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Fingerprints 101 – Process Updates, Policy Changes and What this Means for You

In Canada, individual fingerprints are used in conjunction with criminal convictions as the unique identifier that separates individual criminal records from one another. Each fingerprint is unique and distinguishable and allows the RCMP and local police departments the ability to identify individuals.

There may be many instances throughout a lifetime where a criminal background check may be required, and the fingerprint process is used to ensure the accuracy of these results.
Basic record checks, in Canada, simply use a full name and date of birth and disclose whether the record is “clear” or “not clear”. In turn, individuals who have the same name and date of birth as someone with a record will be associated with an unclear record during a background check.

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Therefore, fingerprints become an integral part of the arrest process and is essential for distinguishing individuals from one another before and after the conviction process.
Upon arrest, individuals are fingerprinted and the information is subsequently stored with the RCMP and local police. This tool minimizes any complications associated to individual records and ensures accuracy within this process for law enforcement.

However, it is not only those convicted of an offence who have their fingerprints on file. Individuals who have been arrested prior to a conviction may have their fingerprints on file as well. Regardless, even if no conviction ensues, fingerprints may still be on file and may result in a ‘not clear’ outcome on a record check.
Furthermore, when an individual would like to access their full record, for reasons including vulnerable sector screenings, pardons, U.S. waivers, Adoption, etc., fingerprints will need to be submitted to obtain a full criminal record.

Changes to fingerprints policies

Effective July 1st, 2014 there have been notable changes to the fingerprint process with the intention of creating a more accurate and efficient system for both law enforcement and the public. The transition has been to replace the traditional ink and paper fingerprint method to electronic fingerprints.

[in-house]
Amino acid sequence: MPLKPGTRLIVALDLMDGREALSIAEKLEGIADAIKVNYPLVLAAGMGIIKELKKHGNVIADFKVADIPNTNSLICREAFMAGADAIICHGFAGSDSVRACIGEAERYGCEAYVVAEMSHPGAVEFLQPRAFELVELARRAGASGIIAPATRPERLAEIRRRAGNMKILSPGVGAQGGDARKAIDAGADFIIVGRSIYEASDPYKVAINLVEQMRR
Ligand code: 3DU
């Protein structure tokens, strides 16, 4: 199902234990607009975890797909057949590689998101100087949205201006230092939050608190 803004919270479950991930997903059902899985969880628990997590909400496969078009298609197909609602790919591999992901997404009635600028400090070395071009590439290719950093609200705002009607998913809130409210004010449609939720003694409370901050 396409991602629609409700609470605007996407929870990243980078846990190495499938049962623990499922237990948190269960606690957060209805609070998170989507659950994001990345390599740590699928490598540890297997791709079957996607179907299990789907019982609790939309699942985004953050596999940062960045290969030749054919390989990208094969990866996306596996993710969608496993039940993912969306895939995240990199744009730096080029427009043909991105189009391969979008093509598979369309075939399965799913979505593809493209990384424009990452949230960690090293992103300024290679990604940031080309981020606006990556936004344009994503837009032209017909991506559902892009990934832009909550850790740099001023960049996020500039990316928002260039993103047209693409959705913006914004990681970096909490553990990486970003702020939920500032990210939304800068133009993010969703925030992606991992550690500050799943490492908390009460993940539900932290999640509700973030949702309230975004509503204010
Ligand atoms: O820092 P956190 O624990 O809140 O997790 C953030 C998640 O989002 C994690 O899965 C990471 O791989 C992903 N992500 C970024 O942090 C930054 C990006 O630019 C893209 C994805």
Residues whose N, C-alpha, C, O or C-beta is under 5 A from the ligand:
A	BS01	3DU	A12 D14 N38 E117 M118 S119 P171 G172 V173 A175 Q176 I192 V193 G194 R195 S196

This ensures that identifying and matching fingerprints will be of the highest level of accuracy. Additionally, a reduction of time will be required for background and vulnerable sector screenings.

Police agencies and accredited firms responsible for fingerprints are converting to the LiveScan option. This uses a scanner to scan fingerprints and foregoes the ink and paper method and the paper consent form. All subsequent information is inputted electronically, included names and consent.
Therefore, since July 1st, 2014 only electronic fingerprints have been accepted from law enforcement. Agencies are also available that have the ability to convert paper fingerprints into electronic copies to be submitted.
The process of accessing one’s record via fingerprints requires a fee which varies across law enforcement agencies and accredited firms. The conversion from paper to electronic fingerprints also requires a fee.

The removal of fingerprints

Individuals who have fingerprints on file at local police stations and with the RCMP as a result of a criminal conviction will only have their fingerprints removed with a record suspension.
However, those who have not been convicted of a criminal offence, who still have their fingerprints on file may have to go through a separate process.
Although the majority of files are destroyed after approximately one to three years, if a conviction did not ensue, some fingerprint files are not removed. In these cases, individuals must request a purge from local police or the RCMP.

An individual may apply for a purge of their fingerprints if:
1) They are an adult
2) They do not have a criminal record
3) No outstanding warrants or charges
4) The offence was not a primary designated or secondary designated offence
5) All Peace Bonds have expired
6) The charge must have been withdrawn, acquitted, dismissed, quashed, discharged, or stayed

However, police do have the discretionary power to reject a purge request. They may do so if the offence is of primary or secondary designation or if there is compelling reasons to refuse destruction.